The average intercalving period on Driehoek is about 280 days, and the average birthweight between 36kg and 40kg. Weaner weight is in excess of 240kg and weaner percentage is 89%.

“Our weaners are high quality with good conformation,” says Matshidiso. “They weigh between 220kg and 275kg at seven to eight months. Because of this, we won an award for best weaner at an auction in Reivilo in July.”

All unproductive animals, without exception, are culled. The Mooketsis insist on keeping the herd closed; only bulls certified healthy are allowed in.

Recognition
The couple are equally disciplined about animal recording, which Matshidiso stresses is both a management and a selection aid.

In terms of the latter, it provides objective selection criteria to identify animals with superior qualities.

The couple’s professionalism in this respect was recognised in 2012, when they won an award from Absa and the ARC for the high standard of their record-keeping. The prize was a fully paid trip to attend the Annual Beef Cattle Symposium in Nebraska in the US.

This award was one of many to come the way of Barui-Driehoek Co-op over the years. The others on the list include:

  • 2012 ARC National Emerging Beef Cattle Farmer of the Year;
  • 2013 North West Female Entrepreneur award in the Commercial Markets category, sponsored by the North West Department of Rural, Environment and Agricultural Development;
  • Finalist in the 2014 Agriculture Category of the Eskom Business Investment Competition;
  • 2015 ARC National Commercial Best Elite Cow of the Year award;
  • 2017 National Gazelles Top 40. This was a great honour, says Matshidiso. The National Gazelles is a growth accelerator funded by the Small Enterprise Development Agency (Seda) and the Department of Small Business Development.  The programme seeks to identify and support SMEs with potential in 10 priority industry sectors aligned with the National Development Plan and Seda’s SME strategy.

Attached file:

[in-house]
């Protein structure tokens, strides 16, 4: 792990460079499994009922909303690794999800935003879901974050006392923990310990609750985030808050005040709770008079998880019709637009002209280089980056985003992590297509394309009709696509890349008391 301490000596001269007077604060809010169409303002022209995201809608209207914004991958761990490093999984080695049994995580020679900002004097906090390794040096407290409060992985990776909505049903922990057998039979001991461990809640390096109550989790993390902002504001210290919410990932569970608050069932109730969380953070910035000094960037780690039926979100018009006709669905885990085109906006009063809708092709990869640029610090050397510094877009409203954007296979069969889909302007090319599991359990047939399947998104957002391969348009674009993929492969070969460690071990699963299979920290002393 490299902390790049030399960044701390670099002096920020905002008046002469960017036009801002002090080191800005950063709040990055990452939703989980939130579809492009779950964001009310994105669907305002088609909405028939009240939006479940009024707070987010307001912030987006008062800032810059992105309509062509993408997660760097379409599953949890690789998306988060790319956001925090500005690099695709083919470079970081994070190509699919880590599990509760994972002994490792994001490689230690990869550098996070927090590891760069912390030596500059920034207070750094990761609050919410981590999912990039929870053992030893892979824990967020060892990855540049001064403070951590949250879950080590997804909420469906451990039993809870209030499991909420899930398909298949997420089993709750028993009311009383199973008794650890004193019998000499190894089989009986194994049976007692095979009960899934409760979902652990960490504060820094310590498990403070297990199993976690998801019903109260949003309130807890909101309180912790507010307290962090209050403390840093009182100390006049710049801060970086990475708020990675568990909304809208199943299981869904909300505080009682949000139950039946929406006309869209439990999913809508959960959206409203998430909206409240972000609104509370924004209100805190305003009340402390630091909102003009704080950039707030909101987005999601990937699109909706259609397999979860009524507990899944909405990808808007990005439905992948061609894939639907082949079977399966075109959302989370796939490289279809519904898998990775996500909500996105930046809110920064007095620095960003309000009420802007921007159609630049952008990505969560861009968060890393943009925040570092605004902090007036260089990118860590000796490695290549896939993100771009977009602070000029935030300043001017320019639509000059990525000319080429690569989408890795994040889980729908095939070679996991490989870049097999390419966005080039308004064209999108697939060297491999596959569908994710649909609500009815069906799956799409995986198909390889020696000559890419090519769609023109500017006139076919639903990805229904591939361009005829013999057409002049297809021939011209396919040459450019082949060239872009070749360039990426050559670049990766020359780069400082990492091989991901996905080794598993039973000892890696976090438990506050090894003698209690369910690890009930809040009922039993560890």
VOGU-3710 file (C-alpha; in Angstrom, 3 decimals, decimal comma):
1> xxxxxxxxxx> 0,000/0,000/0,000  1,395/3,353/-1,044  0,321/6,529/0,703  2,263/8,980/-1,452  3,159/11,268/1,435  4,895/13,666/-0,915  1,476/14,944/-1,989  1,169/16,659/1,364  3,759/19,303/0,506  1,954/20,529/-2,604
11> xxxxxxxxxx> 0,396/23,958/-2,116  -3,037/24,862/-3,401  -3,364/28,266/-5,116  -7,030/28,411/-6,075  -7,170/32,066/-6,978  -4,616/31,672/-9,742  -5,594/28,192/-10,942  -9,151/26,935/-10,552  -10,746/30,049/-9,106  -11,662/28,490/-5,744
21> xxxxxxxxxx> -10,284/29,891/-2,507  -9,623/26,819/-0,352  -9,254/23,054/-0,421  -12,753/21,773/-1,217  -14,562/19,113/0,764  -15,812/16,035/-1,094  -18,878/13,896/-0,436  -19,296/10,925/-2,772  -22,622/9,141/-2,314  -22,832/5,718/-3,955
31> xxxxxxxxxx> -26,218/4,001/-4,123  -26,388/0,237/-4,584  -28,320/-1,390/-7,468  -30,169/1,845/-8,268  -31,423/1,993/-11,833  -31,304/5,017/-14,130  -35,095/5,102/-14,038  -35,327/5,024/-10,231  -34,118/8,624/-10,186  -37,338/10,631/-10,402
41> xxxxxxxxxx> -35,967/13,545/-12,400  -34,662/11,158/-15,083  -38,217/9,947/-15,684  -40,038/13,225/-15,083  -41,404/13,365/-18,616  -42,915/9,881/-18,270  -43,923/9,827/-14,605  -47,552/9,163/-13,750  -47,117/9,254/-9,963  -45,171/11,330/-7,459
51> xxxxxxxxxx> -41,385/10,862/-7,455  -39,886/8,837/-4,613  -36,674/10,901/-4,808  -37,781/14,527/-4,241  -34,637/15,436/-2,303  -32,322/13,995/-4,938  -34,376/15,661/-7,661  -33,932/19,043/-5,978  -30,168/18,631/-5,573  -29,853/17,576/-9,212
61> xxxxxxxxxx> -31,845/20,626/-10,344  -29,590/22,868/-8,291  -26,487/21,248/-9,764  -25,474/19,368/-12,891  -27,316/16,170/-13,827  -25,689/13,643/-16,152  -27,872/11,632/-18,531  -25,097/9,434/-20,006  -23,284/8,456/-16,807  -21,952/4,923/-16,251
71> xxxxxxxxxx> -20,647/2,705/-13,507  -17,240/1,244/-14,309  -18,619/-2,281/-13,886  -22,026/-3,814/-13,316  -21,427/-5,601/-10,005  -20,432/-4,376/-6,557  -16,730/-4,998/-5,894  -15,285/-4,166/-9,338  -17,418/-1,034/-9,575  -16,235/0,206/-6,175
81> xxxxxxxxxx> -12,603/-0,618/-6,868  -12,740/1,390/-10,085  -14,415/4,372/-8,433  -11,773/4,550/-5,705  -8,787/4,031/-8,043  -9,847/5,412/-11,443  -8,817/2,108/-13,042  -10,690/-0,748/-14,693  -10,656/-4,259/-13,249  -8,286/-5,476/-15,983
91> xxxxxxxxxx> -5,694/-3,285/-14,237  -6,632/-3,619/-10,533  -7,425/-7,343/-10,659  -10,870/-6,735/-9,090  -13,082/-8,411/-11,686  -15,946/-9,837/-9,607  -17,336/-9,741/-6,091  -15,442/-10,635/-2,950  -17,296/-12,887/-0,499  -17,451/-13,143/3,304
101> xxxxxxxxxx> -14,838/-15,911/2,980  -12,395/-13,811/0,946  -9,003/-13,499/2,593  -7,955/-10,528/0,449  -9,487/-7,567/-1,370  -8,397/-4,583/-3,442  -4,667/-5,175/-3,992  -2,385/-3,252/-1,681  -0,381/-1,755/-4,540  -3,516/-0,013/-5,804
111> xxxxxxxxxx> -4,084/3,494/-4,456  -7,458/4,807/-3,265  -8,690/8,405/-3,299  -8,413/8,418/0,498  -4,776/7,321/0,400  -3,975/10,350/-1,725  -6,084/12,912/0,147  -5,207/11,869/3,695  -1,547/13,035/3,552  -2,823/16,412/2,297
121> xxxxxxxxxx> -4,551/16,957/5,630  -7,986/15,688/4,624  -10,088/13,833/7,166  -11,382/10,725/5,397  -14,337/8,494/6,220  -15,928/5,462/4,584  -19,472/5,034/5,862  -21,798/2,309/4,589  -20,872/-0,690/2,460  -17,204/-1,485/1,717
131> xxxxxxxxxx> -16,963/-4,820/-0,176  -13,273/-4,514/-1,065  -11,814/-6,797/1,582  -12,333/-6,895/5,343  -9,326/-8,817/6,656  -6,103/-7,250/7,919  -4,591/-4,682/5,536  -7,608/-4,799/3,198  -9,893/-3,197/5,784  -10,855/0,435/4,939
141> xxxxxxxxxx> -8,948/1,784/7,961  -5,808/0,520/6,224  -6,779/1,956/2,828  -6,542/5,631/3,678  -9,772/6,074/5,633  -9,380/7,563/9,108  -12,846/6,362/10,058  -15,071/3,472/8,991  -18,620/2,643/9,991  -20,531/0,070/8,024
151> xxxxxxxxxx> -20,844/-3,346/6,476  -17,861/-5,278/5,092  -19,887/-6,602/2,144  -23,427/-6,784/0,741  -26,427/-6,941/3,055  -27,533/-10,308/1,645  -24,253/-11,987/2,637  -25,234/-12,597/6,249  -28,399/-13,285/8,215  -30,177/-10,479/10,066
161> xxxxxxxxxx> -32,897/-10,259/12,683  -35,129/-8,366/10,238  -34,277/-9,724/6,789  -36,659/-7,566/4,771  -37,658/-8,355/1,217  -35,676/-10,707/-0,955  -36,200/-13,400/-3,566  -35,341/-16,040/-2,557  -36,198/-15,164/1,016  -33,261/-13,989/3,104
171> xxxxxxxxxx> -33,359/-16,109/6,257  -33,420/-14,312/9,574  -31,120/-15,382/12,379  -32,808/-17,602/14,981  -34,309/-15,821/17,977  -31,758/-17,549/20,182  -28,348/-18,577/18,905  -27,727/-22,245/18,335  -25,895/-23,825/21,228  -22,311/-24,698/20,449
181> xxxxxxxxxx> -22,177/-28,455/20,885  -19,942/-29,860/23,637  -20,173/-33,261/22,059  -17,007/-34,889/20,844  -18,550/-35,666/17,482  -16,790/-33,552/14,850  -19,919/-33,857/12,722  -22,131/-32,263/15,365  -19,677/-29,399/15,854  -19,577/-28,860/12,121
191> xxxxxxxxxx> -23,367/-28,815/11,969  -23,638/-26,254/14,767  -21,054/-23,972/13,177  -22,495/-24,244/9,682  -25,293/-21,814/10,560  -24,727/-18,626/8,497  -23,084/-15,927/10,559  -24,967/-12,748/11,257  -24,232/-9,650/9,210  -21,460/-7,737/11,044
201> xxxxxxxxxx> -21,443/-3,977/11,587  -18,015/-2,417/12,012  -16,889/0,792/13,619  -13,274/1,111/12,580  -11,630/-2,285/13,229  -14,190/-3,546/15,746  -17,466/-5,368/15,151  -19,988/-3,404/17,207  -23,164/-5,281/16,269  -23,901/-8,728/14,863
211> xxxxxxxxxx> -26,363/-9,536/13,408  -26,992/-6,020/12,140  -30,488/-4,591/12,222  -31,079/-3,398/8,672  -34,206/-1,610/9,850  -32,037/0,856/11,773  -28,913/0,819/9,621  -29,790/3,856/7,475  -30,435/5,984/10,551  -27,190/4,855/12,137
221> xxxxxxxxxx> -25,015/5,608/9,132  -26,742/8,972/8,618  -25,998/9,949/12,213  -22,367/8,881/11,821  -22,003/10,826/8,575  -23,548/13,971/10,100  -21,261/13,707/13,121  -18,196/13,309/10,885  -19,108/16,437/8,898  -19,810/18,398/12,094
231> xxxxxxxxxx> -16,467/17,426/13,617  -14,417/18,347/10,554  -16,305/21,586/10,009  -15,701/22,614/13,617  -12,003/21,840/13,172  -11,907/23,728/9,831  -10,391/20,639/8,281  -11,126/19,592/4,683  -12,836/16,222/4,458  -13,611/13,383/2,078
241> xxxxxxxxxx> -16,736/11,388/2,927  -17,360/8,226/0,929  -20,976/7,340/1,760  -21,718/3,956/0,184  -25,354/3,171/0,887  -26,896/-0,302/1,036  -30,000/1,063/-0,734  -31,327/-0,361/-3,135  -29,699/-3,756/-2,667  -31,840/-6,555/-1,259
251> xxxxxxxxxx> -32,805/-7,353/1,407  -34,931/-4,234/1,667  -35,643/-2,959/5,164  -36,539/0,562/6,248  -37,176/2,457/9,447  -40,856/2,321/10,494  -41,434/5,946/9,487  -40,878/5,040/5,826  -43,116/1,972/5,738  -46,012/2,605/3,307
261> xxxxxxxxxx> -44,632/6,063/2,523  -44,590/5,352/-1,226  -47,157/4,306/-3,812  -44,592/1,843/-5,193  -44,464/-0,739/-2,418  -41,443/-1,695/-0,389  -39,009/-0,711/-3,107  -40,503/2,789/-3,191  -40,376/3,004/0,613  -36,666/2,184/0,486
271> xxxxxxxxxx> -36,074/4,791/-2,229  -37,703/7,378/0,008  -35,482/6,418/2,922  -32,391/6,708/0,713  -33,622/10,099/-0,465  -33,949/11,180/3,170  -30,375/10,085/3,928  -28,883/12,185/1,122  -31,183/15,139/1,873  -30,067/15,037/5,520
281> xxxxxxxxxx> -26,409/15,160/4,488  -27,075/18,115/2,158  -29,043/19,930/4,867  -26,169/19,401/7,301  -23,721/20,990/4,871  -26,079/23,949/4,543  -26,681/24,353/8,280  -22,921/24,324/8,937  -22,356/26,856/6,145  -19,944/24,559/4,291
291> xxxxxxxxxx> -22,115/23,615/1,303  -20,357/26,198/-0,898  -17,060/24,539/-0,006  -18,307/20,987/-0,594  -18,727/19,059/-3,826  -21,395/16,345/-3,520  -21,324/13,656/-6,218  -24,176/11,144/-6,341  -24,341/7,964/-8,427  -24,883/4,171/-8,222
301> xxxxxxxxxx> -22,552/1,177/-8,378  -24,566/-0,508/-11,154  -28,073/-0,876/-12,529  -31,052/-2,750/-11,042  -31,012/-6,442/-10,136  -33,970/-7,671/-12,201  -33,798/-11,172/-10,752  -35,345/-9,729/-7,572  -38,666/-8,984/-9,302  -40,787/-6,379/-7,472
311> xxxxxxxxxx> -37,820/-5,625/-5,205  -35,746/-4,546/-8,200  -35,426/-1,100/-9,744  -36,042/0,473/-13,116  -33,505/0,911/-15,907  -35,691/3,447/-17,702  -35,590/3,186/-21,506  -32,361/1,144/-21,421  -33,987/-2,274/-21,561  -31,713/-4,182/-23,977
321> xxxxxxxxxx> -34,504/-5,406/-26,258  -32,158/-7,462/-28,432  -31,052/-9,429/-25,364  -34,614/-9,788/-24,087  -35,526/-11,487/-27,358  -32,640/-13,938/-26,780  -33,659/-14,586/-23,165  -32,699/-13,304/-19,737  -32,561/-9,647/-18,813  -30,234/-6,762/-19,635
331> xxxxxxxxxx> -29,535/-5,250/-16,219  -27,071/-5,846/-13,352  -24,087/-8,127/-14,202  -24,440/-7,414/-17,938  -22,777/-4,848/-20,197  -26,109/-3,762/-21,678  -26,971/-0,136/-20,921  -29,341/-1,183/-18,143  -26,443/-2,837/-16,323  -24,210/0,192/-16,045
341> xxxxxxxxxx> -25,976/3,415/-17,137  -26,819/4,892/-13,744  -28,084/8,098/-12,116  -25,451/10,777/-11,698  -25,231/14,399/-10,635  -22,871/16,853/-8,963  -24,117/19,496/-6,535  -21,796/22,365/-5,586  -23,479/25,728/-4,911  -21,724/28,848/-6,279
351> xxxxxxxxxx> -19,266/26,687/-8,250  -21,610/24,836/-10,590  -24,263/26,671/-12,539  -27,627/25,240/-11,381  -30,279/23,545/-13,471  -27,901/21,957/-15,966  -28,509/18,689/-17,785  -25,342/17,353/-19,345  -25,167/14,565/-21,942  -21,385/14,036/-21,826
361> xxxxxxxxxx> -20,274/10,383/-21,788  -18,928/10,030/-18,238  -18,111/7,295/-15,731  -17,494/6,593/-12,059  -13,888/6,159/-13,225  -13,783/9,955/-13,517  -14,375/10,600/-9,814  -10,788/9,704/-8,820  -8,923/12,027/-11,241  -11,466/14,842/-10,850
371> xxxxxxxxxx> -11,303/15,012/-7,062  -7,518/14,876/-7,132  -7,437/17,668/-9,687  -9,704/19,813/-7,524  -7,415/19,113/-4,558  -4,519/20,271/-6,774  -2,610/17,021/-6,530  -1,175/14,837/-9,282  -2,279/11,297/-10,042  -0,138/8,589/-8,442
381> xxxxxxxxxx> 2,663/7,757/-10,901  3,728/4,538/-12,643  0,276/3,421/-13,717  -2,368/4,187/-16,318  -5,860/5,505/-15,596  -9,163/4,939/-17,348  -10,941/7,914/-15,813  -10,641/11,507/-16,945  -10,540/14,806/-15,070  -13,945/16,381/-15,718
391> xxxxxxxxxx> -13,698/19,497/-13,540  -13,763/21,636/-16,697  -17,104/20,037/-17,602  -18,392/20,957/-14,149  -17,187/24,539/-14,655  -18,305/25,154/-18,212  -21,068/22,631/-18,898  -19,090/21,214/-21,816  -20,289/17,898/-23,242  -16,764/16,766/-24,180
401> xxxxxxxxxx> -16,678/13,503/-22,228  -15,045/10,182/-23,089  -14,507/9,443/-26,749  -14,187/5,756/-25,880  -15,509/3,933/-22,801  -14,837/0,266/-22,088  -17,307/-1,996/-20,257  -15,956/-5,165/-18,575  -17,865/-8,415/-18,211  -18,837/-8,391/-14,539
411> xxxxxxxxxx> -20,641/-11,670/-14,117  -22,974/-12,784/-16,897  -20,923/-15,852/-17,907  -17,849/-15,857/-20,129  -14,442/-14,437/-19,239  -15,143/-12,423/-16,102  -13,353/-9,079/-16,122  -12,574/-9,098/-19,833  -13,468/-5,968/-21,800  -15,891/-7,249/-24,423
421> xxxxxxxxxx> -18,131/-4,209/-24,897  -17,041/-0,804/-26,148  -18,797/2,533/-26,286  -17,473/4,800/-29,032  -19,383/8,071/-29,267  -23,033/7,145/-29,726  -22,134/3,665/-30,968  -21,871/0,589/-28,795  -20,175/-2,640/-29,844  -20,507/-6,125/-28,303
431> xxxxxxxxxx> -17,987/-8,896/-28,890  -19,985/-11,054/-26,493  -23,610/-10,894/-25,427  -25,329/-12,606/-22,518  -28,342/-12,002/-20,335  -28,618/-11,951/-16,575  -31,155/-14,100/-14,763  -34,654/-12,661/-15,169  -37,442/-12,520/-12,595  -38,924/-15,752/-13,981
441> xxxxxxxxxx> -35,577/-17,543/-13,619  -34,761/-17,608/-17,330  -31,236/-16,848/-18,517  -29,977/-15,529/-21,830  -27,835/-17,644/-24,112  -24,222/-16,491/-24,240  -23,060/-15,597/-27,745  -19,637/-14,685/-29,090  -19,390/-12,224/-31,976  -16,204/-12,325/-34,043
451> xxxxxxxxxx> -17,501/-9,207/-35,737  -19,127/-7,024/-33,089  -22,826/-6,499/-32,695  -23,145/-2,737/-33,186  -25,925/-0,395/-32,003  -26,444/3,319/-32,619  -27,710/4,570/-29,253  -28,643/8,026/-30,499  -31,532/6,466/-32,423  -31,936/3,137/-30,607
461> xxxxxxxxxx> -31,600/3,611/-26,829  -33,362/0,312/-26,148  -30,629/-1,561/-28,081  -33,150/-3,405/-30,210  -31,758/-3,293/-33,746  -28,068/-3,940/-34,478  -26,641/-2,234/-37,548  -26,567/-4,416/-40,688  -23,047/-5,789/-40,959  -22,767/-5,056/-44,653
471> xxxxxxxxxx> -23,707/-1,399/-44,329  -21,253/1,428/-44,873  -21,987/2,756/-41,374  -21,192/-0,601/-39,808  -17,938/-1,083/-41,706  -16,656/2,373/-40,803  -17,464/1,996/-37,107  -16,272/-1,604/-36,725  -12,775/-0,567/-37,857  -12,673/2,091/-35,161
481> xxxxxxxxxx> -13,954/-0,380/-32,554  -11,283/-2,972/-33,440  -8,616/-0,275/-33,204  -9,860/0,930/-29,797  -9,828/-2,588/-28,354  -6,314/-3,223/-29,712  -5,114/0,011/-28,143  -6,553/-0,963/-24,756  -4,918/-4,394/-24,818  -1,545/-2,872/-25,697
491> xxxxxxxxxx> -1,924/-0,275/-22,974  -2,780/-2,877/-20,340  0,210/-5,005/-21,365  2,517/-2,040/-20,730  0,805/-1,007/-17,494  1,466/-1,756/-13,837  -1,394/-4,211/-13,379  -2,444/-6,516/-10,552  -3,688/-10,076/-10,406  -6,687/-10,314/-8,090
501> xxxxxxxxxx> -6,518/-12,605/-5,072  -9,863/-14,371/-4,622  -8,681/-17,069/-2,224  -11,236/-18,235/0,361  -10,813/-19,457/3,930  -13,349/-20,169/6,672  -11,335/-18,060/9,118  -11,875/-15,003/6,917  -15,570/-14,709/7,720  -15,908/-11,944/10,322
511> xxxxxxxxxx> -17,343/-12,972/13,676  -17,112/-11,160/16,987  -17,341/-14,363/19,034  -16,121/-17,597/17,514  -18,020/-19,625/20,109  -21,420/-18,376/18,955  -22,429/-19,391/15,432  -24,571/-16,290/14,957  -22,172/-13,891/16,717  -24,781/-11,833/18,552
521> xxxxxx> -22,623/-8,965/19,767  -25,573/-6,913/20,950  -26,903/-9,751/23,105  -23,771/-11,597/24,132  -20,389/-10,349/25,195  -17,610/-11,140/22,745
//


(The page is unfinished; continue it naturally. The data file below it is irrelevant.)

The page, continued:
• 2017 ARC National Small-Scale Commercial Livestock Producer award. “This award validated our hard work and dedication to red meat production,” says Matshidiso.

Diversification
Despite their success with Bonsmaras, the Mooketsis have diversified their business to include layer hens, vegetables on a limited scale, and goats. They started their layer project in 2014 with 1 500 layer hens.

“Before we started with our layers, we approached the Taung Department of Agriculture and Rural Development, which arranged on-farm training,” says Kabelo. They invited local potential farmers and workers to attend the classes.

Seda then appointed a consultant who prepared a business plan.

This was submitted to the Department of Trade and Industry, which provided a R350 000 grant and appointed a contractor to convert an existing structure into a layer house, install cages, water and feeders, and supply the birds.

Phone Kabelo or Matshidiso Mooketsi on 082 356 1711, or email them at [email protected].